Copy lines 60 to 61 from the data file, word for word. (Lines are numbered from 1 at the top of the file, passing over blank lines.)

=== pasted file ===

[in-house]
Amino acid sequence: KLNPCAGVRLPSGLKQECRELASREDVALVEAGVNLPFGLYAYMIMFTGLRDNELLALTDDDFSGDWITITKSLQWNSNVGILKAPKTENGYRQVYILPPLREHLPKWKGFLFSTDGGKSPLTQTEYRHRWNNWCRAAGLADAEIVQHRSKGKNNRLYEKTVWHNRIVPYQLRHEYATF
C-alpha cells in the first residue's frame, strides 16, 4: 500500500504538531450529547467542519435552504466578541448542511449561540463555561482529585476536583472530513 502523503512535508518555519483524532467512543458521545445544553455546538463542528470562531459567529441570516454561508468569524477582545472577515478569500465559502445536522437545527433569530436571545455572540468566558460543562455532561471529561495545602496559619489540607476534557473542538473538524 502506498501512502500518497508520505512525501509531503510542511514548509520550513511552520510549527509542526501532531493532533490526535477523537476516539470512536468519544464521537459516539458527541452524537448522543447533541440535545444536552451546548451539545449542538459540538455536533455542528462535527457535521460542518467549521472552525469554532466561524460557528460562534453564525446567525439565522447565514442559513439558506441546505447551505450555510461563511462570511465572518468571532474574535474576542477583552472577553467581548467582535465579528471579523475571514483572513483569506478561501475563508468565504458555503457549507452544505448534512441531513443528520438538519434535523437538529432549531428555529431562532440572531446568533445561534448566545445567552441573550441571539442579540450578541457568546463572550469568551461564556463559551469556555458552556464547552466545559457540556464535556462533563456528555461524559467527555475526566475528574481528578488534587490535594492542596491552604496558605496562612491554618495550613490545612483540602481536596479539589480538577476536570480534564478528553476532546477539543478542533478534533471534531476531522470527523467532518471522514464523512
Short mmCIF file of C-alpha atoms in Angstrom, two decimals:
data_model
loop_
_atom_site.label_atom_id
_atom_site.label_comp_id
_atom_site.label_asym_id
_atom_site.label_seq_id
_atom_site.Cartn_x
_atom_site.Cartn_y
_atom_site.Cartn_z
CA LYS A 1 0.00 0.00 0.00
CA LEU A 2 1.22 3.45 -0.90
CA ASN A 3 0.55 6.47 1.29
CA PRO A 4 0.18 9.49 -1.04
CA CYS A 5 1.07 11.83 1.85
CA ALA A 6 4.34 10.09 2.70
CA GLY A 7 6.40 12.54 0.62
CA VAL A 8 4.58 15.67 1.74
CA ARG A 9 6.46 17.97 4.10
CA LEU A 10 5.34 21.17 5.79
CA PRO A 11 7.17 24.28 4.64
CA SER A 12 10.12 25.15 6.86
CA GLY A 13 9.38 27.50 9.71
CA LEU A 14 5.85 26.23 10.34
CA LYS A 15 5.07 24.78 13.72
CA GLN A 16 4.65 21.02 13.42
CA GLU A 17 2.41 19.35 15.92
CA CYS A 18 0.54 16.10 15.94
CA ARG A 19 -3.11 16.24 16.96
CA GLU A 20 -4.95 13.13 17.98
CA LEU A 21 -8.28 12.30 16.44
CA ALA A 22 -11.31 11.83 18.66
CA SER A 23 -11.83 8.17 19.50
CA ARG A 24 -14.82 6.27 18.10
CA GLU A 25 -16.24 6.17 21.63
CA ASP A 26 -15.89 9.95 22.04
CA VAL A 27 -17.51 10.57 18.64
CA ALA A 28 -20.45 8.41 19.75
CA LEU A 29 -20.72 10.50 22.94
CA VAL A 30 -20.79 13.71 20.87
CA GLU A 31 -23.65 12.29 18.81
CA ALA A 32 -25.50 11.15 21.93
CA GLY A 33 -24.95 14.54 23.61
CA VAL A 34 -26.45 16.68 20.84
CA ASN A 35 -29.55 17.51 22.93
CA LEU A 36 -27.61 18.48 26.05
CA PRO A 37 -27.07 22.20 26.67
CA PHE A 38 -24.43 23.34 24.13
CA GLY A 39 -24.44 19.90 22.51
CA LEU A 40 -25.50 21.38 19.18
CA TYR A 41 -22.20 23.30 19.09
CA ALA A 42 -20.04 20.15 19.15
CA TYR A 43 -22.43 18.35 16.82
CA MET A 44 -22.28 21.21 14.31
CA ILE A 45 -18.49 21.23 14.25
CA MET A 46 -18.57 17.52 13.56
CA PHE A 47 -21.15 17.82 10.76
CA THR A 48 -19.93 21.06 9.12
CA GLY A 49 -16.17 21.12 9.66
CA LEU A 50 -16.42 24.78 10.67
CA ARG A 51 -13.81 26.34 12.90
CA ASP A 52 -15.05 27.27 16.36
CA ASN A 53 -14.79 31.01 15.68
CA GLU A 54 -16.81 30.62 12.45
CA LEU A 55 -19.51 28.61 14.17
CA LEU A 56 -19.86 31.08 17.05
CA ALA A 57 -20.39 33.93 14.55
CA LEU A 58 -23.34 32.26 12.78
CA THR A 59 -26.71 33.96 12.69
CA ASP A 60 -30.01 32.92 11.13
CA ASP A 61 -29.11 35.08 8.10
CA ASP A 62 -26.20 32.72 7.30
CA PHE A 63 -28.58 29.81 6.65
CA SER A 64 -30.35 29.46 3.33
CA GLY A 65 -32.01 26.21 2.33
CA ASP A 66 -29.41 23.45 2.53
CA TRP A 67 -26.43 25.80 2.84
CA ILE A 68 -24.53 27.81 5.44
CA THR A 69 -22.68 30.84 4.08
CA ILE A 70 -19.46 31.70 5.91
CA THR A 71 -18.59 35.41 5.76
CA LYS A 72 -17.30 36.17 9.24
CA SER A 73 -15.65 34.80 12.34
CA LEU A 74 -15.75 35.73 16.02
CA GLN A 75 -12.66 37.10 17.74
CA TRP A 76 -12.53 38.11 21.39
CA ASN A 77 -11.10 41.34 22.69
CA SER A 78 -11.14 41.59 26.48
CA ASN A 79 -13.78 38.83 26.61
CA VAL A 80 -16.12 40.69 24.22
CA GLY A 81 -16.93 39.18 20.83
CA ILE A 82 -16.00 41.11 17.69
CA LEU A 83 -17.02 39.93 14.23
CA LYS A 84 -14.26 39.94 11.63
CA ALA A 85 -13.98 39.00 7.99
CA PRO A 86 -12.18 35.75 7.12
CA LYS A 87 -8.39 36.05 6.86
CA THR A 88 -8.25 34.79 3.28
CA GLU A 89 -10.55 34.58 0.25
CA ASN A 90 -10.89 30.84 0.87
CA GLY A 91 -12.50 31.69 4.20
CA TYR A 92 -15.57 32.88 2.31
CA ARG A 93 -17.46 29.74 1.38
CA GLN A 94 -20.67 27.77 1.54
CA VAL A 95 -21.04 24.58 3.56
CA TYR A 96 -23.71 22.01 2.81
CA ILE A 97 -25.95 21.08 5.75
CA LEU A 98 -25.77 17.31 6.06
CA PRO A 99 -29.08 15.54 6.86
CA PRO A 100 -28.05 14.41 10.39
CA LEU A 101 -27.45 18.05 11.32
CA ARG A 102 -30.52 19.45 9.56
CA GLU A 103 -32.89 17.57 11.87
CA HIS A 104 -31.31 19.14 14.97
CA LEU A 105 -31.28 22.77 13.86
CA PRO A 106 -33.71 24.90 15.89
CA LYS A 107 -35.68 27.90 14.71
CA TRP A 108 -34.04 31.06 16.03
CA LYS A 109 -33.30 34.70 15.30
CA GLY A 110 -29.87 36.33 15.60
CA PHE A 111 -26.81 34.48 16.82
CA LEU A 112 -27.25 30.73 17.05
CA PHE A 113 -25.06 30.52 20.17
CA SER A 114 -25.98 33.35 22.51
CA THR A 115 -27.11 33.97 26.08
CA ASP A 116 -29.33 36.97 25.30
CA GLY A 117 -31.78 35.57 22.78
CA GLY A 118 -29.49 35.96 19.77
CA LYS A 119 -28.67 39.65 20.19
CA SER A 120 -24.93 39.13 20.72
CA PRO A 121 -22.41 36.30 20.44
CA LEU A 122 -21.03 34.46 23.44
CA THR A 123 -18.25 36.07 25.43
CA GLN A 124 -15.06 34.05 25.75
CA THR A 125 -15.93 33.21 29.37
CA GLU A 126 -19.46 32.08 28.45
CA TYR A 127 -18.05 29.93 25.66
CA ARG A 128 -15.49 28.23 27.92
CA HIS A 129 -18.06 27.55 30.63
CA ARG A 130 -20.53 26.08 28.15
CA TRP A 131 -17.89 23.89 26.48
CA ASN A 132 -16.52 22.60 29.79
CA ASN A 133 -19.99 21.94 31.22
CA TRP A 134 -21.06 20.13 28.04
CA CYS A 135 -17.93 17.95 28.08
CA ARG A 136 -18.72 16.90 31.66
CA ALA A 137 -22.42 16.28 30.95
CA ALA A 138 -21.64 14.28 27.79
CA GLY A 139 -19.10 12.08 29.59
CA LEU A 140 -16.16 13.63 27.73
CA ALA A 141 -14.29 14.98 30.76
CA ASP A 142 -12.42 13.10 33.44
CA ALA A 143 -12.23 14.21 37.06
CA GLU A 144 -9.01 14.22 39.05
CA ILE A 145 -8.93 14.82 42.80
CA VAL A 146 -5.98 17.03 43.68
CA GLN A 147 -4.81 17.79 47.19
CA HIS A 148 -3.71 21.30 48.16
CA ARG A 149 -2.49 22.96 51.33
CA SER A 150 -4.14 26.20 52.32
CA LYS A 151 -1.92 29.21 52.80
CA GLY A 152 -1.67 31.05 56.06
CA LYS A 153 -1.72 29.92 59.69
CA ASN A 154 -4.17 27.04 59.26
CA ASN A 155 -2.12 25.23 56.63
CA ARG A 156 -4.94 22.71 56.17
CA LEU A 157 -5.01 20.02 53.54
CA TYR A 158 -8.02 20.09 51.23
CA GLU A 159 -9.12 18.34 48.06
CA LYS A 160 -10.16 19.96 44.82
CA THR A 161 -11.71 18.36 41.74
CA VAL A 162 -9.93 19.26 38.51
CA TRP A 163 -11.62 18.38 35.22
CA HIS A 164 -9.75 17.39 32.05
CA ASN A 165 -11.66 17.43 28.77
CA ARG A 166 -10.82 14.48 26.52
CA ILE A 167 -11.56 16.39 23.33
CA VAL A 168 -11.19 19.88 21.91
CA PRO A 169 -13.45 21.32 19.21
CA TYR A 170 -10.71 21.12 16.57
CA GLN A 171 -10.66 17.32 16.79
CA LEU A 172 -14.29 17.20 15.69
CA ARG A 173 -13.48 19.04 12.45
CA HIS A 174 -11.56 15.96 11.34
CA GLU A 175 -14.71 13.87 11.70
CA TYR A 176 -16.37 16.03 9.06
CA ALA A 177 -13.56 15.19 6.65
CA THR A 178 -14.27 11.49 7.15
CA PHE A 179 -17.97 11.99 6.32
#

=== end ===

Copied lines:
CA PHE A 47 -21.15 17.82 10.76
CA THR A 48 -19.93 21.06 9.12